Lawyers representing a woman accusing Supreme Court nominee Brett Kavanaugh of decades-old sexual assault have released a polygraph report conducted as part of an effort to establish the credibility of her claim.
“On August 7, 2018, Christine Blasey reported to the Hilton Hotel, 1739 West Nursery Road, Linthicum Heights, MD 21090, for the purpose of undergoing a polygraph examination,” the report explained. “The examination was to address whether Blasey was physically assaulted by Brett Kavanaugh while attending a small party in Montgomery County, MD.”
The accusations have stalled the nomination of President Donald Trump’s second Supreme Court nominee, who had been slated to replace retiring Justice Anthony Kennedy.
Details included in the polygraph report, which was made public the day before scheduled Senate testimony by both Kavanaugh and Ford, have led to some criticism among supporters of the nominee.
A common concern is the dearth of “relevant questions” the interviewer asked Ford while monitoring the polygraph results.
According to the report, there were only two such questions and both related directly to her statement on the alleged assault.
The interviewer asked Ford whether “any part” of her statement was false or whether she made up any detail included in her initial report.
She answered “no” to both questions.
NEW: Dr. Ford's lawyers have just released her polygraph report. pic.twitter.com/YJFXNY3W8h
— Yashar Ali 🐘 (@yashar) September 26, 2018
According to the report, the results of her polygraph test were then analyzed using three different methods, each of which determined a statistically insignificant probability of deception.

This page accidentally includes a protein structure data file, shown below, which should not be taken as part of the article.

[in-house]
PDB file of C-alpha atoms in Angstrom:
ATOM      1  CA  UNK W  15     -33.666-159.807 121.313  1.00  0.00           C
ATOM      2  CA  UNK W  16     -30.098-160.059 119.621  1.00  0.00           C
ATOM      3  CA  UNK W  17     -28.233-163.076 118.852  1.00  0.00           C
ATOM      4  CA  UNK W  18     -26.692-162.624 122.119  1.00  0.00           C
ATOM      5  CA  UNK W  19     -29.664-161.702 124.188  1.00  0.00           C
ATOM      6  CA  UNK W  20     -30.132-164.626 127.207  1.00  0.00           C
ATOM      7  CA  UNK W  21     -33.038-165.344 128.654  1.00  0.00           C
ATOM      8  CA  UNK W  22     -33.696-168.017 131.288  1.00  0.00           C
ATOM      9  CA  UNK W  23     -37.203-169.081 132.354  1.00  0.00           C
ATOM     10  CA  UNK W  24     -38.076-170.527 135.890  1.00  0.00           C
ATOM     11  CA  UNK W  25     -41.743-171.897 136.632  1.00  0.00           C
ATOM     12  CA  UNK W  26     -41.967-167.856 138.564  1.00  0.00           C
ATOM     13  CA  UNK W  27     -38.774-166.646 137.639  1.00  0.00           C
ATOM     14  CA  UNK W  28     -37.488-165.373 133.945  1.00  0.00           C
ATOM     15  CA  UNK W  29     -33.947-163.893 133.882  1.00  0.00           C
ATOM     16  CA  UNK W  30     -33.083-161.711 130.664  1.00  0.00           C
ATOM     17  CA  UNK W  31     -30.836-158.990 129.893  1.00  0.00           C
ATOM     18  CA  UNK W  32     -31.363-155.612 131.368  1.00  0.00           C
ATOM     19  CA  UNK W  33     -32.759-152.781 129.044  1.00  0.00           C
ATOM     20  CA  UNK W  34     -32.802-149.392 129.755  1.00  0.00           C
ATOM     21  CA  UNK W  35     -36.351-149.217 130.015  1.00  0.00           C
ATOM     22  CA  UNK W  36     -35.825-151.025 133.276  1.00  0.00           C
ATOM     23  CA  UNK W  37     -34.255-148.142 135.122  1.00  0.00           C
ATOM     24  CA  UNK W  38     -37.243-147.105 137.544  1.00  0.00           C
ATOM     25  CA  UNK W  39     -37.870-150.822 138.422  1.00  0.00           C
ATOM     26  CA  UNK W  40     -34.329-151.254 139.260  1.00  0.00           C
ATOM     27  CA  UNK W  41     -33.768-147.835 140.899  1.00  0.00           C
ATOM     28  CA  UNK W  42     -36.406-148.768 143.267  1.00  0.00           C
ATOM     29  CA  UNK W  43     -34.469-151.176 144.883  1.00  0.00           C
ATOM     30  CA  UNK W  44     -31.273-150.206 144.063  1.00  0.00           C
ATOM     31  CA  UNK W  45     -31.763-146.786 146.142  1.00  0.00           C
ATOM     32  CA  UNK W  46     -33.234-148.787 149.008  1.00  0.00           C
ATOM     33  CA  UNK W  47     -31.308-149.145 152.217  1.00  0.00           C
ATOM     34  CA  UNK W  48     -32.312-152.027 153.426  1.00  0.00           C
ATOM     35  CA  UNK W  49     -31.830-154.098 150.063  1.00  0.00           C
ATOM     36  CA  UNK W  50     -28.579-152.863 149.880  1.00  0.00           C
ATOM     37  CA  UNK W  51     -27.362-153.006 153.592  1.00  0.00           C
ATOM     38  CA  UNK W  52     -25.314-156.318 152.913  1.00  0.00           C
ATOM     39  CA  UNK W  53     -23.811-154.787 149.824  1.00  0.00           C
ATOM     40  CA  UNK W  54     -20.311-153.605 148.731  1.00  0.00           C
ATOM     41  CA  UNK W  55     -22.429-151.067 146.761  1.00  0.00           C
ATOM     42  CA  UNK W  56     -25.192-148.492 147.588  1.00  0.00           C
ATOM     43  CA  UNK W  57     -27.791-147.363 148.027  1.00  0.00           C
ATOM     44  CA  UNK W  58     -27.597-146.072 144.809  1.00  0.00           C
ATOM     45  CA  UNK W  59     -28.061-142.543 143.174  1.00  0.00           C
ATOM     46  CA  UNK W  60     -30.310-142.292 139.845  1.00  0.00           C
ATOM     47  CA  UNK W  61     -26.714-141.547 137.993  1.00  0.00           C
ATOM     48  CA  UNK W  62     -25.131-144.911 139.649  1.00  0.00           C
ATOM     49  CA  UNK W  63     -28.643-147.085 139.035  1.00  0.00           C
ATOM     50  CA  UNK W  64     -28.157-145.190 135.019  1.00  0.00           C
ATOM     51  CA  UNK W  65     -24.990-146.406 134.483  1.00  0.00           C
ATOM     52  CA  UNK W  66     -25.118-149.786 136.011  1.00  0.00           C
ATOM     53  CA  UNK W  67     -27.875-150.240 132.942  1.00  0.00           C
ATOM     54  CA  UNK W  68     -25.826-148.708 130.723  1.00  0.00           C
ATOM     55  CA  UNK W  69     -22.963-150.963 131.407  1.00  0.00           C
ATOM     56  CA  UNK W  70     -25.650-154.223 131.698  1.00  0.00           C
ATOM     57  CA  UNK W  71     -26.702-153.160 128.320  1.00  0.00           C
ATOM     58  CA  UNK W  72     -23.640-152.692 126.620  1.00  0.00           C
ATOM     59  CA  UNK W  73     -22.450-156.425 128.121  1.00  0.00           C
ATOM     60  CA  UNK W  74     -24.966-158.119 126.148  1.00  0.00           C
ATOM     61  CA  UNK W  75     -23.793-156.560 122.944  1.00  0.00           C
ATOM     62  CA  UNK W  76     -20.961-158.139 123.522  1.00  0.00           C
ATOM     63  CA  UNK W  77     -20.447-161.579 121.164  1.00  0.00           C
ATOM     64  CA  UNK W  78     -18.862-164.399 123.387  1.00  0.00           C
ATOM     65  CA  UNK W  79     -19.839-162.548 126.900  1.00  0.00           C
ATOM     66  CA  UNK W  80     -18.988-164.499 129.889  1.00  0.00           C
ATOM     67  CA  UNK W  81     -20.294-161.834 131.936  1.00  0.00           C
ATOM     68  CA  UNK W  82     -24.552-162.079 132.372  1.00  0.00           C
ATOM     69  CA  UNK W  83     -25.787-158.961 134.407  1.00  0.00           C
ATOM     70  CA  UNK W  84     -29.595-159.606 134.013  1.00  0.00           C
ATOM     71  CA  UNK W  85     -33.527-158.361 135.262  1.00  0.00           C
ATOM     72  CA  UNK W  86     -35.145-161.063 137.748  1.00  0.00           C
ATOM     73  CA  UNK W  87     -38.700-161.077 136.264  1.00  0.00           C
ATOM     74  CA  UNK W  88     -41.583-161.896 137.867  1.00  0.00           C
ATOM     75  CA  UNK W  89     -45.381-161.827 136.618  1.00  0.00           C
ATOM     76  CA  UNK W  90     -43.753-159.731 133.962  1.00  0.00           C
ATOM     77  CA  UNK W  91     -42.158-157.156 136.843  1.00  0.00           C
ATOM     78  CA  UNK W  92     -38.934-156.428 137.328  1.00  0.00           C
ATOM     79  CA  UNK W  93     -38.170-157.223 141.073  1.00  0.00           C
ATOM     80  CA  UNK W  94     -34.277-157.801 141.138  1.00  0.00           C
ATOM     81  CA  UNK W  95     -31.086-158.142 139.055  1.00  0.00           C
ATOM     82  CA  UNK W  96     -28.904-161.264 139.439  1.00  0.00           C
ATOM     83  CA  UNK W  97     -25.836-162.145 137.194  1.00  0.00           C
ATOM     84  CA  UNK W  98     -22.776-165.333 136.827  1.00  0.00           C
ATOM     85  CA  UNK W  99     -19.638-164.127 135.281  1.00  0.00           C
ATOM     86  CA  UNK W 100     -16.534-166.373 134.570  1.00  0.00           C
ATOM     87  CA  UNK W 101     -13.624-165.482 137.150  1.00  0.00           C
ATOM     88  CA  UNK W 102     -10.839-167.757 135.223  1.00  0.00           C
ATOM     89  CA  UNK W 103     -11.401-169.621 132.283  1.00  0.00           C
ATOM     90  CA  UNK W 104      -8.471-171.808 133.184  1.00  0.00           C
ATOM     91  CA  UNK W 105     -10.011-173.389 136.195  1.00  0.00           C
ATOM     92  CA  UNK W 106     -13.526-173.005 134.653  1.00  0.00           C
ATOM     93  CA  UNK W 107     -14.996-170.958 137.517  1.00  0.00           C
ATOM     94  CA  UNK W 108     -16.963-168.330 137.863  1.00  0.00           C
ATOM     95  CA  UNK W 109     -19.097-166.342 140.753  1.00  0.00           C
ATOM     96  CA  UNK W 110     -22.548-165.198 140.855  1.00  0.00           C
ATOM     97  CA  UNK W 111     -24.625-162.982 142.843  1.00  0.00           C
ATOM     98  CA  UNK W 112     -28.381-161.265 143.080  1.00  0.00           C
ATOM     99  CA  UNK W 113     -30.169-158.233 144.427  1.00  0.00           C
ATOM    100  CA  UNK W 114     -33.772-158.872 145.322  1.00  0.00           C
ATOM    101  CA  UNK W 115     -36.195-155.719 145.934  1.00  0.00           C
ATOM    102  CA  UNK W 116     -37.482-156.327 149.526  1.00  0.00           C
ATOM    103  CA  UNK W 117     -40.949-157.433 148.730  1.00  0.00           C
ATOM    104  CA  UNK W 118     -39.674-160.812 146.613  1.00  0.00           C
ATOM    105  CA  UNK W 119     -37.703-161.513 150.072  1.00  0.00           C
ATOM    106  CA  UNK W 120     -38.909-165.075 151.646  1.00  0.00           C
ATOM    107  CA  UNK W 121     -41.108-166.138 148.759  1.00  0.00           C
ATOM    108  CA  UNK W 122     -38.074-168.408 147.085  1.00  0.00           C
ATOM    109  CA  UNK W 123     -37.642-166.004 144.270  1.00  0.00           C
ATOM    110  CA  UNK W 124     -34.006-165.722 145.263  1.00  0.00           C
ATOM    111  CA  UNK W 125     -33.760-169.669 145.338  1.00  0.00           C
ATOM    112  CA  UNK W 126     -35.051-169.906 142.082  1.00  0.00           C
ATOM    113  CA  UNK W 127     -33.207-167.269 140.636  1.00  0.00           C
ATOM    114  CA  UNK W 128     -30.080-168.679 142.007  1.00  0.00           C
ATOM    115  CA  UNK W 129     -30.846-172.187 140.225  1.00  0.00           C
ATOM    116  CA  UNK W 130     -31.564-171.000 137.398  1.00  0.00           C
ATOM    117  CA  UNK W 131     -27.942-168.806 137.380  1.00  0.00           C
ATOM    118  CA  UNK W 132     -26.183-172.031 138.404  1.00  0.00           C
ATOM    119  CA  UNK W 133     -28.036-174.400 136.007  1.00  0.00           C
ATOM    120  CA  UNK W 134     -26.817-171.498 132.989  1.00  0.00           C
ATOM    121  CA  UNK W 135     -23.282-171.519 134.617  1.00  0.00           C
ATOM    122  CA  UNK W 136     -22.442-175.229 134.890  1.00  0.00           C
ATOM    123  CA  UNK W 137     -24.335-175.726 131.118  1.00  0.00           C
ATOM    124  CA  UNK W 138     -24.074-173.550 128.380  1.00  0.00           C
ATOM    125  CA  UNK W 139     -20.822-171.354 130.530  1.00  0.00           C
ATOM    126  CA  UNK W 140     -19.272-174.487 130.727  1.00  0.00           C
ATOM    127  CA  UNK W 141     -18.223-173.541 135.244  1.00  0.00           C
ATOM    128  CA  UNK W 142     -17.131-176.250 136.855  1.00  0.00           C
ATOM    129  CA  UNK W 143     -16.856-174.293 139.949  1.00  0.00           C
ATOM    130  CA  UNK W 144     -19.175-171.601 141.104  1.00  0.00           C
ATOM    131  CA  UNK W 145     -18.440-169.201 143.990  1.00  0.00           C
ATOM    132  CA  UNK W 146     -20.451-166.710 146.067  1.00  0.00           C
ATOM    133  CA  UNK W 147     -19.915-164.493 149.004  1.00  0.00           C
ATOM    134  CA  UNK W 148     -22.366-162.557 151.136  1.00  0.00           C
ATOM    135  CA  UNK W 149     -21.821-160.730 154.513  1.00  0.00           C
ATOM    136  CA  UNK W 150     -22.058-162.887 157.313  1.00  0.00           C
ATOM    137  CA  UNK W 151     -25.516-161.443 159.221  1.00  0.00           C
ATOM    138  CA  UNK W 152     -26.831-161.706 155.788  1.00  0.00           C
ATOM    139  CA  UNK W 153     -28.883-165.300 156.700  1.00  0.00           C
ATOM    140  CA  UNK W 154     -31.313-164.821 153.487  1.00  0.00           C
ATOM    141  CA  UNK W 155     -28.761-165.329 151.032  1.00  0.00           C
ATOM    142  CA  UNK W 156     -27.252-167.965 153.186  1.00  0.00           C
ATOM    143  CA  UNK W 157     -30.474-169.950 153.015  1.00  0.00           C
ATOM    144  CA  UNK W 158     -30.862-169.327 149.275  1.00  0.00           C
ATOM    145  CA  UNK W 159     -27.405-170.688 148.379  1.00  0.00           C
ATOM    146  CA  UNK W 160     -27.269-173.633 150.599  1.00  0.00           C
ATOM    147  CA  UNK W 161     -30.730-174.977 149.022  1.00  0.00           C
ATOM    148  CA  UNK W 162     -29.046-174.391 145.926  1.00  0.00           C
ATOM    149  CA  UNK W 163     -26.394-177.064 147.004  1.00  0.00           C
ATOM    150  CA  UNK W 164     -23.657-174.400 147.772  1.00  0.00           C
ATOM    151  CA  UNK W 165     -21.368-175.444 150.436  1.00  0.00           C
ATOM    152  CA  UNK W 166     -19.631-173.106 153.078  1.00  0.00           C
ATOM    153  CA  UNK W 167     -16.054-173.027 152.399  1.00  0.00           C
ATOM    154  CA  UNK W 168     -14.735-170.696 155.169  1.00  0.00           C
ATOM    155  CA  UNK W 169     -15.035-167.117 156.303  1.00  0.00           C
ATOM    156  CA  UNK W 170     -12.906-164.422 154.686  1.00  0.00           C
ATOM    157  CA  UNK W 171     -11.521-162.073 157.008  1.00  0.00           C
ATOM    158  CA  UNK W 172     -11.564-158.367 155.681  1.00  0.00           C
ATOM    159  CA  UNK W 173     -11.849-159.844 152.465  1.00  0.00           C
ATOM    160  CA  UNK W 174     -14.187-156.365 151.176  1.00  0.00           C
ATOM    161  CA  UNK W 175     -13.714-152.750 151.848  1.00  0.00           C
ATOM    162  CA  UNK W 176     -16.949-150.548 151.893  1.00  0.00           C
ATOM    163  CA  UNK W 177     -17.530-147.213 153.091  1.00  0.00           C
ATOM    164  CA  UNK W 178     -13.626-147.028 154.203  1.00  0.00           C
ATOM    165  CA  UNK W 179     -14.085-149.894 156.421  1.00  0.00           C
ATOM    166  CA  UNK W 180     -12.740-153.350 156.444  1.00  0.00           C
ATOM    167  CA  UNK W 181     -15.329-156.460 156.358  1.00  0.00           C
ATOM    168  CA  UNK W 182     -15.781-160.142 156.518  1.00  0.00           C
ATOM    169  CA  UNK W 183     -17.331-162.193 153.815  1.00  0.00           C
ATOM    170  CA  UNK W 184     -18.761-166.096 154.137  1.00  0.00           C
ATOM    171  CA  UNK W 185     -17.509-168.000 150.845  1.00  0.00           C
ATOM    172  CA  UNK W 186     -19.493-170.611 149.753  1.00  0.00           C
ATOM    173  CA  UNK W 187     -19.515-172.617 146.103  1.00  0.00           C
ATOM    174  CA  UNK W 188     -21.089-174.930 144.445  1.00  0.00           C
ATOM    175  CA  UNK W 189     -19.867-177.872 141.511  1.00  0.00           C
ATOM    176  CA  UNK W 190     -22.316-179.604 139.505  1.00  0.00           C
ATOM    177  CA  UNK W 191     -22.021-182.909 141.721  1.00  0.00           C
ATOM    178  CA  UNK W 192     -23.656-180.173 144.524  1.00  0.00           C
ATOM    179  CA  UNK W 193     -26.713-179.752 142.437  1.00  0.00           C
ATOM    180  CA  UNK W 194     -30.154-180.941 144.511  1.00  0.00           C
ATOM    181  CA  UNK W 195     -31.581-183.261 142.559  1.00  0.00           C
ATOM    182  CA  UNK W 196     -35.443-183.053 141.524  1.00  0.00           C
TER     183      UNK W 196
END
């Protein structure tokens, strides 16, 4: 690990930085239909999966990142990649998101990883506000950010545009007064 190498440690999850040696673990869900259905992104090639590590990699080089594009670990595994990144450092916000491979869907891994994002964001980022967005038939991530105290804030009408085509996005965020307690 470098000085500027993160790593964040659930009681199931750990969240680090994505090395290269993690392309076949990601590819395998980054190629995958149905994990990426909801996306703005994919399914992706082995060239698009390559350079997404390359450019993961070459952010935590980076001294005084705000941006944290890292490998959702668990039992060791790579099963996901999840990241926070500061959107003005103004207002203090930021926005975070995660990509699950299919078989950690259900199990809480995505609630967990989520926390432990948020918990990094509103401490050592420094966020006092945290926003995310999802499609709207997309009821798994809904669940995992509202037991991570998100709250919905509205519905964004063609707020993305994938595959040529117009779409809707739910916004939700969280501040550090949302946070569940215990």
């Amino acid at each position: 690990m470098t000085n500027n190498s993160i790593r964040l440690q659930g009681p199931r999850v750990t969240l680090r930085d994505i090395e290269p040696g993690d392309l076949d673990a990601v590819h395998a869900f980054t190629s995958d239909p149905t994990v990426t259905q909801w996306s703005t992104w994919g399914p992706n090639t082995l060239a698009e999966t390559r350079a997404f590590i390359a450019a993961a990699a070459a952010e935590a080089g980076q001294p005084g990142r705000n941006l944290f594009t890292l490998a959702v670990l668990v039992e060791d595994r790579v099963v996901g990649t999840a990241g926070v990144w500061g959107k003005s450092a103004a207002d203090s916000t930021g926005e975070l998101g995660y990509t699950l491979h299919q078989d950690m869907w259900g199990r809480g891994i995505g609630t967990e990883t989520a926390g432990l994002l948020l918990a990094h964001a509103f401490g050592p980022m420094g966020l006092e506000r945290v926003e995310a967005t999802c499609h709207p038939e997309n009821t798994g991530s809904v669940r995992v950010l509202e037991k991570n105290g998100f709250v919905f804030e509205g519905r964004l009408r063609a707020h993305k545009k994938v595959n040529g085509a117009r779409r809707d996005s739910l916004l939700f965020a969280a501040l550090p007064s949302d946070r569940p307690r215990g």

Numerous critics argued that the questions posed to Ford were insufficient to form a convincing report.
“There are literally only two questions asking if she made things up,” tweeted CRTV congressional correspondent Nate Madden.
“This is even bad by the unreliable hokum standards of polygraph tests.”
There are literally only two questions asking if she made things up. This is even bad by the unreliable hokum standards of polygraph tests. https://t.co/abGyR6xLc7
— Nate Madden (@NateOnTheHill) September 26, 2018
Others, including National Review editor Charles W. Cooke, found inconsistencies in Ford’s story.
“Dr. Ford’s polygraph letter contradicts letter she sent to (Sen. Dianne) Feinstein,” Cooke wrote. “Polygraph letter says “4 boys and a couple of girls” were at party. Letter to Feinstein says “me and four others.” No way to reconcile the two—irrespective of whether she’s counting herself in polygraph letter.”
Dr. Ford's polygraph letter contradicts letter she sent to Feinstein. Polygraph letter says "4 boys and a couple of girls" were at party. Letter to Feinstein says "me and four others." No way to reconcile the two—irrespective of whether she's counting herself in polygraph letter. pic.twitter.com/aWJ10vTDna
— Charles C. W. Cooke (@charlescwcooke) September 26, 2018
Feinstein letter, July 30: "Kavanaugh physically pushed me into a bedroom"
Polygraph statement, August 7: "I was pushed b̶y̶ ̶t̶w̶o̶ ̶p̶e̶r̶s̶o̶n̶s̶ into a bedroom"
— Phil Kerpen (@kerpen) September 26, 2018
Ford is set to appear on Capitol Hill on Thursday to answer questions related to her allegations.
Democrats on the Senate judiciary committee will question the witnesses directly while Republicans have tasked a prosecutor with asking the questions.
Grassley confirmed Tuesday in a statement that he has hired Rachel Mitchell, a career prosecutor with decades of experience prosecuting sex crimes, to question the witnesses.
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